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The Pendulum

Part 1: Background: Modeling the Pendulum

Pendulum diagram

The figure at the right shows an idealized pendulum, with a "massless" string or rod of length L and a bob of mass m. The open circle shows the rest position of the bob. When the bob is moved from its rest position and let go, it swings back and forth. The time it takes the pendulum to swing from its farthest right position to its farthest left position and back to its next farthest right position is the period of the pendulum.

The primary forces acting on the bob are the gravitational force that makes it move in the first place and the force exerted by the string to keep it moving along a circular path. In addition, there may be a damping force from friction at the pivot or air resistance or both. We will construct a model to describe how the angle theta of the pendulum varies as a function of time t.

Let s(t) be the distance along the arc from the lowest point to the position of the bob at time t, with displacement to the right considered positive. Let theta(t) be the corresponding angle with respect to the vertical. The figure shows tangential and radial components of gravitational force on the pendulum bob. The radial component is exactly balanced by the force exerted by the string, so the only relevant force producing the motion is the tangential component of the gravitational force. For the moment, we ignore the damping force, if any.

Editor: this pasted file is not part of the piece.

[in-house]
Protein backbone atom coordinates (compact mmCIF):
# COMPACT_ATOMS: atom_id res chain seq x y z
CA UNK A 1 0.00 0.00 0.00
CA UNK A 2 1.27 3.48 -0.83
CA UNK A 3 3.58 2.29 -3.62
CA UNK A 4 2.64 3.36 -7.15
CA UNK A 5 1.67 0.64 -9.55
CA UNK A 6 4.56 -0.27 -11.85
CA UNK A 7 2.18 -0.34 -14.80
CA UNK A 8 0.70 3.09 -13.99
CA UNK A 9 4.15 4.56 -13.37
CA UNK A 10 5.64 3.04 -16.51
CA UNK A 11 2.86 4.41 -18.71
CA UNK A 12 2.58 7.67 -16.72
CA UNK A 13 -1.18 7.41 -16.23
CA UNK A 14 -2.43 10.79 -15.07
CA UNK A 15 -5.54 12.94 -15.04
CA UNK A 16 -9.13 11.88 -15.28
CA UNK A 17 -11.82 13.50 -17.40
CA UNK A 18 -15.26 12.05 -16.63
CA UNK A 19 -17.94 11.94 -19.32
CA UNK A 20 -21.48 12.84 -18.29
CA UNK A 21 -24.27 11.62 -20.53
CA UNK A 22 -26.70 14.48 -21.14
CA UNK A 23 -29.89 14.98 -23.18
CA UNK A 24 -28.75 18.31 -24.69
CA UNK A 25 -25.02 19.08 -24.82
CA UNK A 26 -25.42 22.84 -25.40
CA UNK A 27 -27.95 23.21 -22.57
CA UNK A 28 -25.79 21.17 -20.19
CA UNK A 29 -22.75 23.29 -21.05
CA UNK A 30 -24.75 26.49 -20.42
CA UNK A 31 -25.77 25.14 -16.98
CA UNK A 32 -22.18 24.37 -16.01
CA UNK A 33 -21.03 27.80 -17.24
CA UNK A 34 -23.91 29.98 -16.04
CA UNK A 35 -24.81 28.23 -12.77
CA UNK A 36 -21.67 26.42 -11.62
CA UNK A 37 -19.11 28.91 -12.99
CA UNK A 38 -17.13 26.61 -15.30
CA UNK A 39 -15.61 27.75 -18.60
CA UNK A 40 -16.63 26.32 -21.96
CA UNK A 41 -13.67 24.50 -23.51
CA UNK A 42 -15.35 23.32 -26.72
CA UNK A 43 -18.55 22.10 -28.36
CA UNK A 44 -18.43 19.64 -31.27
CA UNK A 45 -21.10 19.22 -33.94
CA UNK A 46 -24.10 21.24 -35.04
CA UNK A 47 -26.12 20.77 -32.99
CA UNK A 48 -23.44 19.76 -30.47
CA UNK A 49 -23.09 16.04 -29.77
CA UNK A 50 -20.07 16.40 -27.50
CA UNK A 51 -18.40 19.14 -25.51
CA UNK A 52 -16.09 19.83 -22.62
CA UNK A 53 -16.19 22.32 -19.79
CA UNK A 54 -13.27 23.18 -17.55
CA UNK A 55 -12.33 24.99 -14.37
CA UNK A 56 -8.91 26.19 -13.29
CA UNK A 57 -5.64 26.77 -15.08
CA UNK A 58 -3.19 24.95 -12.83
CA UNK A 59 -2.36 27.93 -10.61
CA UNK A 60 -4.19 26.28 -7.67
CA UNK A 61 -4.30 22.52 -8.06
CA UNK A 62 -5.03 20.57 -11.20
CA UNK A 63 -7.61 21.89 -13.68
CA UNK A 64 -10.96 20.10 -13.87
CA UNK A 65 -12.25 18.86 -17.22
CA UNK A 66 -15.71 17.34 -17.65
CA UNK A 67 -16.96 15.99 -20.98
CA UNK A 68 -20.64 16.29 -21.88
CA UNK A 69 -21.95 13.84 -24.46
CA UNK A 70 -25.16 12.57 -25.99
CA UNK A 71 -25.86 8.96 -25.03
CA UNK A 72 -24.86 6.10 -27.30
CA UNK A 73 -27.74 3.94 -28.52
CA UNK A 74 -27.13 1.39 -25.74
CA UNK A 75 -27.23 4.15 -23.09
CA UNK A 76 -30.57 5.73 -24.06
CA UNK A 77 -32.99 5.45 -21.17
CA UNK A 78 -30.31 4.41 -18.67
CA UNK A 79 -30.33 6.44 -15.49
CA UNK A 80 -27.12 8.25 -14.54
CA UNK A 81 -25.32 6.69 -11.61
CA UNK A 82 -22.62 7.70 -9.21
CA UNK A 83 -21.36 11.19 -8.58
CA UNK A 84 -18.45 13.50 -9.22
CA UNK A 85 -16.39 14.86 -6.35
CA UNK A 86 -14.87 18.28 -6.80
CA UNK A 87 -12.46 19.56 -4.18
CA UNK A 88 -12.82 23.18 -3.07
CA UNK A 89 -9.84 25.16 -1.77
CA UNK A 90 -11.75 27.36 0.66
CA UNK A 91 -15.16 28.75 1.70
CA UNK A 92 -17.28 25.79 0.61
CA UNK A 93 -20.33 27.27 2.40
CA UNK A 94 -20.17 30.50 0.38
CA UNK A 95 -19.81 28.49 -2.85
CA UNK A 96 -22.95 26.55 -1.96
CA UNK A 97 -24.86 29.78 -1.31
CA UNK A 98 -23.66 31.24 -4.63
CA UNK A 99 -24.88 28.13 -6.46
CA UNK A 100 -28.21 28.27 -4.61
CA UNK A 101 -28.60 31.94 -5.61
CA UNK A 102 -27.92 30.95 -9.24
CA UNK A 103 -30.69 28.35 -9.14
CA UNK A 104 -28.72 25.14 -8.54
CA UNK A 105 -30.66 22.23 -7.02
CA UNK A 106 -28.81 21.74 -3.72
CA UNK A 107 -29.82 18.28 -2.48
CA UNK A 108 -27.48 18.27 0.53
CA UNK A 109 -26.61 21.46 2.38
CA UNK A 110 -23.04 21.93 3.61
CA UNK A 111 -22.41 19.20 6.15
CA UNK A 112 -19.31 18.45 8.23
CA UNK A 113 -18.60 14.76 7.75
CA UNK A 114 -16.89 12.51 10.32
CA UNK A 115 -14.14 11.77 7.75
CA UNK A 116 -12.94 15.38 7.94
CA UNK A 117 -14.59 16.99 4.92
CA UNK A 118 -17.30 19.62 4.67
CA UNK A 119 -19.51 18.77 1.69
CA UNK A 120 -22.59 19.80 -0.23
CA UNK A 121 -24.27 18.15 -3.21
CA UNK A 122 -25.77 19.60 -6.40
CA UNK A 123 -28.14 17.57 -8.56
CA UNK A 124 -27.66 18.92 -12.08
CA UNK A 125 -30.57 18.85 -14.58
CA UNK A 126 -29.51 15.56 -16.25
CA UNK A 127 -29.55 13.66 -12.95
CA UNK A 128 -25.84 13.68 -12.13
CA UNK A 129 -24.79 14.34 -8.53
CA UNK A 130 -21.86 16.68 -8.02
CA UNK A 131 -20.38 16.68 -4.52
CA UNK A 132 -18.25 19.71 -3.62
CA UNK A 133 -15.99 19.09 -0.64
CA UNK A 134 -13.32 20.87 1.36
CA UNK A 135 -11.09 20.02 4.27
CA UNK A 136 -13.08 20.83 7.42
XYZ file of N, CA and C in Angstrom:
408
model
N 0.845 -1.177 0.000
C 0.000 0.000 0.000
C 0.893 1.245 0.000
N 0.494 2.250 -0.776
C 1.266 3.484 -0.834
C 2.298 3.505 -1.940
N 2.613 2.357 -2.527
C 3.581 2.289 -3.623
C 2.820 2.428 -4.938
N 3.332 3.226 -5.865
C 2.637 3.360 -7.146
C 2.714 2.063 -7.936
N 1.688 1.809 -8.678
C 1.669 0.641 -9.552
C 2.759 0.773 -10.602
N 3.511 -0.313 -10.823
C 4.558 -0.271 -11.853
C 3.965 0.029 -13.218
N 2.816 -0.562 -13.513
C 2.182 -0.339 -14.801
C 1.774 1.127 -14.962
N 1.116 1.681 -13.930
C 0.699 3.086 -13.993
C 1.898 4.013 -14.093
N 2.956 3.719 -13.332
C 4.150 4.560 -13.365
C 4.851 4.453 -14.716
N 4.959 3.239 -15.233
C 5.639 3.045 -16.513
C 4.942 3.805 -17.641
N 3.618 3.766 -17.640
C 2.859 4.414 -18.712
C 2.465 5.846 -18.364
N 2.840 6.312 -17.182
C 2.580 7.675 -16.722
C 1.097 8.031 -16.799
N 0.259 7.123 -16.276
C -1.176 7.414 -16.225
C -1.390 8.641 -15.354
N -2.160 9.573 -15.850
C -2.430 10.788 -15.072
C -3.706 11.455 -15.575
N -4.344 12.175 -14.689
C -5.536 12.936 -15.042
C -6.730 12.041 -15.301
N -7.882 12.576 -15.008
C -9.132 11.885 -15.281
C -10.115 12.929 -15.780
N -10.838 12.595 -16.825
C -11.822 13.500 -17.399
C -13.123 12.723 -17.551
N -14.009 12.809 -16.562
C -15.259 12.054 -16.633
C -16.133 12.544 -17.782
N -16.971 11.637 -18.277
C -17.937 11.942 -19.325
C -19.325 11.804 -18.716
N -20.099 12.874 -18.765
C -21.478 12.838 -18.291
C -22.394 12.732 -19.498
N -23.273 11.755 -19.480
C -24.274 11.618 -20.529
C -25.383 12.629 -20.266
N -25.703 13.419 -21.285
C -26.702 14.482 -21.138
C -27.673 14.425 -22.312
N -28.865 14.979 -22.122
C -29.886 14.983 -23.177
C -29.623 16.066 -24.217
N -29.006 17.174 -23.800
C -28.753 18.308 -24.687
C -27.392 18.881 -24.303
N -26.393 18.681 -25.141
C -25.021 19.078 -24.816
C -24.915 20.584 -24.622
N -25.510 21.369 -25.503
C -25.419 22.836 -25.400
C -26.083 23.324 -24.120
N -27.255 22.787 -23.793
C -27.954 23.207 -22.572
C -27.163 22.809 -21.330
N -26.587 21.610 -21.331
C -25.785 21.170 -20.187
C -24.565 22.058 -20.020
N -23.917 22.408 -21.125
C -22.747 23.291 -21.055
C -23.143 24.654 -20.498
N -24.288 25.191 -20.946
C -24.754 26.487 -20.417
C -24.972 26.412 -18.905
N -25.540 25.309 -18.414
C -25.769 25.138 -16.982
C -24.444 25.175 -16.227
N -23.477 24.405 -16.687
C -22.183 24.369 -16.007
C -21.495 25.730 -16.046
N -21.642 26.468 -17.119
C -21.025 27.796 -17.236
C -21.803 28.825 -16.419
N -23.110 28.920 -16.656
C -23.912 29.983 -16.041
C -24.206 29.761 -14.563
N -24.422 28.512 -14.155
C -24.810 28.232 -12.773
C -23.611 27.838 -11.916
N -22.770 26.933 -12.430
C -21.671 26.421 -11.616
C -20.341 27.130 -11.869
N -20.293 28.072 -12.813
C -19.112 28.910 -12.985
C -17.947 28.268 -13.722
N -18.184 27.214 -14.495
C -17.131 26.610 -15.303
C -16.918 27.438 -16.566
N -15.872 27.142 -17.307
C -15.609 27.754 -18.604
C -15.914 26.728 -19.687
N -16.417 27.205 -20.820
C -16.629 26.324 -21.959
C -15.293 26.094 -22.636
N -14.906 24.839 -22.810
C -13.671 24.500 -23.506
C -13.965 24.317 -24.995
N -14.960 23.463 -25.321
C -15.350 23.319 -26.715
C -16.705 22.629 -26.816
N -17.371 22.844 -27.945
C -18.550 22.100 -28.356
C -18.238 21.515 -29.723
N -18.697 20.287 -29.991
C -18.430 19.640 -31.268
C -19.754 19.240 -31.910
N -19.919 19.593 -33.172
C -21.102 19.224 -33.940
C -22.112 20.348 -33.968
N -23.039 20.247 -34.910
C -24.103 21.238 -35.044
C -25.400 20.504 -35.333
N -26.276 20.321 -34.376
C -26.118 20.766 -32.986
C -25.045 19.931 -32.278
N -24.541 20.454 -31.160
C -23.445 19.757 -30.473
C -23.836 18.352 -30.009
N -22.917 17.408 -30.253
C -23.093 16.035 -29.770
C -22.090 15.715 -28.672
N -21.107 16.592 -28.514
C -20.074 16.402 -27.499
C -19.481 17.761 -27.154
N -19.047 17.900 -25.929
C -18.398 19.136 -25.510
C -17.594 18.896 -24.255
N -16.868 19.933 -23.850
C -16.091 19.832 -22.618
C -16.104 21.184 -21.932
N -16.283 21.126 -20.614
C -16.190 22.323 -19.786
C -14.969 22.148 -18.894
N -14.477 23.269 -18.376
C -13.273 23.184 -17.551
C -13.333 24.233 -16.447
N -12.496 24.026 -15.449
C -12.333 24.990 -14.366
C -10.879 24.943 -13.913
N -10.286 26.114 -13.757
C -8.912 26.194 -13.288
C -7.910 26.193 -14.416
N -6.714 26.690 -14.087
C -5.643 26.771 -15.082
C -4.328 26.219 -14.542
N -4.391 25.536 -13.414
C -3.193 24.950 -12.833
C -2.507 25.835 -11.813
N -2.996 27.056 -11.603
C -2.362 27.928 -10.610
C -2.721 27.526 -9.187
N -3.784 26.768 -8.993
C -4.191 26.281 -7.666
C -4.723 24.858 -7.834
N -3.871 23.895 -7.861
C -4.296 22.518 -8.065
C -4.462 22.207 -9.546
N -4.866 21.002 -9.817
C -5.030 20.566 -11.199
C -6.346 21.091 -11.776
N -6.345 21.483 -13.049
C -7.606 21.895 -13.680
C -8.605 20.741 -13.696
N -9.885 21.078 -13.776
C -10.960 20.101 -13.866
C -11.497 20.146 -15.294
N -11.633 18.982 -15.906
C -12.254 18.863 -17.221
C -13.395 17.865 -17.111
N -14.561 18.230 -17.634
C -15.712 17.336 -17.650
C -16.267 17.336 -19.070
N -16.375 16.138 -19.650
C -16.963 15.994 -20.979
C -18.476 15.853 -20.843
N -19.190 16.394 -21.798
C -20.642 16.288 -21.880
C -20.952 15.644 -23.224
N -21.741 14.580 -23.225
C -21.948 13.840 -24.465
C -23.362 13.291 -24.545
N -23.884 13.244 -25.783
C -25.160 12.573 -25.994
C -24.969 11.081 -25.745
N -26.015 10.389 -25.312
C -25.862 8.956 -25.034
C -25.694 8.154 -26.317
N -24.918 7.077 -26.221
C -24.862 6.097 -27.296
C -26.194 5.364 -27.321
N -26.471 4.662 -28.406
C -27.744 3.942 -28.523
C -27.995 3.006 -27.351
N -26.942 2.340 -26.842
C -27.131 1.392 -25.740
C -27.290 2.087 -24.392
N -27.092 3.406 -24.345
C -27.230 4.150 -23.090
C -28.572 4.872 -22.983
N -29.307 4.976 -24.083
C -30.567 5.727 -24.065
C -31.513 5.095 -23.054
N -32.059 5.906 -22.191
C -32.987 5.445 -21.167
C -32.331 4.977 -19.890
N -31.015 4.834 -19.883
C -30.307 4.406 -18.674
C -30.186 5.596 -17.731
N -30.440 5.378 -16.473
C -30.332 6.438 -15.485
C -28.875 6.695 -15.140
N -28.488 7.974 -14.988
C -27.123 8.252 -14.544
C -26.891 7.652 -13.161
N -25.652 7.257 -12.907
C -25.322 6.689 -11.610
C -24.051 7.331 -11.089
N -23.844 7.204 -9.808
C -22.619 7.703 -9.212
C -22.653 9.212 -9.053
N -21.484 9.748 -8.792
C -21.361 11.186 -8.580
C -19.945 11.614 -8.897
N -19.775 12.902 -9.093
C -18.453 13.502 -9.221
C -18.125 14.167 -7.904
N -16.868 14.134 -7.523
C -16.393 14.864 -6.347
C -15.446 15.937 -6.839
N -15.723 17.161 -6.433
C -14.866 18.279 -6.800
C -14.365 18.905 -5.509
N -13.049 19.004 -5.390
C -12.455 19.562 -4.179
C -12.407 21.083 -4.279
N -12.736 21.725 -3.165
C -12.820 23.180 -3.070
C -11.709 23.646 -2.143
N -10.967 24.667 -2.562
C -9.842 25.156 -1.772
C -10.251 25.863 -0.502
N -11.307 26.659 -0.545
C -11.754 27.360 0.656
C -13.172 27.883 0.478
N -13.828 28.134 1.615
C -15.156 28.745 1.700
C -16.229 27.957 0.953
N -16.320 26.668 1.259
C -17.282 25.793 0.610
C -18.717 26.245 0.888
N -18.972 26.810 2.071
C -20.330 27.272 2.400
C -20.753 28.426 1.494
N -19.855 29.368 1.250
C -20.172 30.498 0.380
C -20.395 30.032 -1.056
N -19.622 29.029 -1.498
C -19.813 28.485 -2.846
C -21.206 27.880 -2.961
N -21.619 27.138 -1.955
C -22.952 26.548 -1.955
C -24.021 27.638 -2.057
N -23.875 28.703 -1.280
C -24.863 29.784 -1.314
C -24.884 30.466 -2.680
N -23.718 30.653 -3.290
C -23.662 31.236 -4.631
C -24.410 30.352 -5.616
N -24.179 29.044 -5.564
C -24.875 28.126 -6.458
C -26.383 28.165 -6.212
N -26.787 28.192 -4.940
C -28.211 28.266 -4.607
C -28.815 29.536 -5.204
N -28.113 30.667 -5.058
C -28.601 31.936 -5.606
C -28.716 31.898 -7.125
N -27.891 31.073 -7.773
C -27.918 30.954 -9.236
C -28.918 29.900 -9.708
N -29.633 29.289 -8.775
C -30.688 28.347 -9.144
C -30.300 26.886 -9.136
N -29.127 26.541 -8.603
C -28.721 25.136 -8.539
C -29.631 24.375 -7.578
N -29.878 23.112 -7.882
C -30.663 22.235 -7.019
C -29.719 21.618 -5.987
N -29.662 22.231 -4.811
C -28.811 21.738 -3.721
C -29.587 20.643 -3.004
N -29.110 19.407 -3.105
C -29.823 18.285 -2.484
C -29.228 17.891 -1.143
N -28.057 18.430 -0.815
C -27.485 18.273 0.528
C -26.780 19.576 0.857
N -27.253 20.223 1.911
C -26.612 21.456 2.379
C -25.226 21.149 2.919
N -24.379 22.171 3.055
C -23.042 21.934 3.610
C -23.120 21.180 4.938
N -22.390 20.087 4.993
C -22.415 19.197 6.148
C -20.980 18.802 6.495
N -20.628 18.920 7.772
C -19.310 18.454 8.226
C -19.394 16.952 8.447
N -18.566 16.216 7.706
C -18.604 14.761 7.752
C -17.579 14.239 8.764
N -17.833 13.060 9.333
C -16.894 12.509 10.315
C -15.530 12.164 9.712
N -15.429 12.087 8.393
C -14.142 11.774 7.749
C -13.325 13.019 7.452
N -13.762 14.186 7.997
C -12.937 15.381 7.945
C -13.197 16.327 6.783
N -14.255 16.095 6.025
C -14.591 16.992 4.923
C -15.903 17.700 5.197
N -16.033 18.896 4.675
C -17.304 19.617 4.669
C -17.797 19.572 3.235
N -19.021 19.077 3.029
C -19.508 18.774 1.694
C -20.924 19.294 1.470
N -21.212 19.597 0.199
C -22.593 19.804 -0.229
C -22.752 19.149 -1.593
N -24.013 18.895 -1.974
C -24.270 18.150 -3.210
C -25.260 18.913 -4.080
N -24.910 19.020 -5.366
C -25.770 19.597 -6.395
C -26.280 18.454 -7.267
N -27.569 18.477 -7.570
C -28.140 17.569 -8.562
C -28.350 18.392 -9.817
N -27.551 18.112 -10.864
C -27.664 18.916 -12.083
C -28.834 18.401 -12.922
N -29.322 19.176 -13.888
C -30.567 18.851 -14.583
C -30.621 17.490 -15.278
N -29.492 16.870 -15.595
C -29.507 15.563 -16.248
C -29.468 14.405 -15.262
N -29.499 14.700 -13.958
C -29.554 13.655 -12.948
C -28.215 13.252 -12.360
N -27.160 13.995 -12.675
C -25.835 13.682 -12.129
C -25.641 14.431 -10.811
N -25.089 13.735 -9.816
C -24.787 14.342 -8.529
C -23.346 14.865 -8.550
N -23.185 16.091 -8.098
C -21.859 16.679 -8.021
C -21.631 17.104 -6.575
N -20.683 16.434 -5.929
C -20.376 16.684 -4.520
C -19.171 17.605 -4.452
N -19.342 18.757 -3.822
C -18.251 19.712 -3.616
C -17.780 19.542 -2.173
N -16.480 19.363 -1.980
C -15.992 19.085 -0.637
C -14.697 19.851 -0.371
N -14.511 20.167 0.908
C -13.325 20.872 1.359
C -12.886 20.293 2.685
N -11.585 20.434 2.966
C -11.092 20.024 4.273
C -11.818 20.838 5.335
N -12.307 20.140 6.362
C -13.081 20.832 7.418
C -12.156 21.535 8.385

The gravitational force is directed downward and has magnitude mg (mass x acceleration), where g is the gravitational acceleration constant, 32.17 feet/sec2 or 9.807 meters/sec2 near sea level. Thus, the force acting in the tangential direction is -mg sin(theta). (The negative sign is because this force is in the negative direction when theta is positive and vice versa.) Since this force is mass x acceleration, it follows that

Now s and theta are related as arc length and central angle in a circle of radius L: s = L theta. Thus, the second derivative of s is L times the second derivative of theta. That brings us to our undamped model differential equation with a single dependent variable, the angular displacement theta:

Next, we add damping to the model. We make the simplest possible assumption about the damping force, that it is proportional to velocity. Since arc length and central angle are themselves proportional (with proportionality constant L), it makes no difference whether we use linear or angular velocity. Having selected theta as our dependent variable, we will represent the damping as proportional to angular velocity, say, -b (d theta / dt). The negative sign is because the damping force has to be opposite the direction of motion. When we include this term in the model, our equation becomes

When we bring all the terms to the left-hand side, our model equation becomes

This equation is similar to the damped, unforced spring equation

with theta replacing y, g replacing k, and L replacing one occurrence of m. But there is an important difference between the two equations: the presence of the sine function in pendulum equation. Recall that for springs, trigonometric functions turned up only in the solutions. We know the pendulum problem must have solutions, because we see the pendulum move. Indeed, the Existence-Uniqueness Theorem for second-order equations assures that there will be a unique solution for any given initial conditions. But the presence of sin in the differential equation makes it impossible to give a simple formula that describes a solution function.

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Last modified: March 20, 1998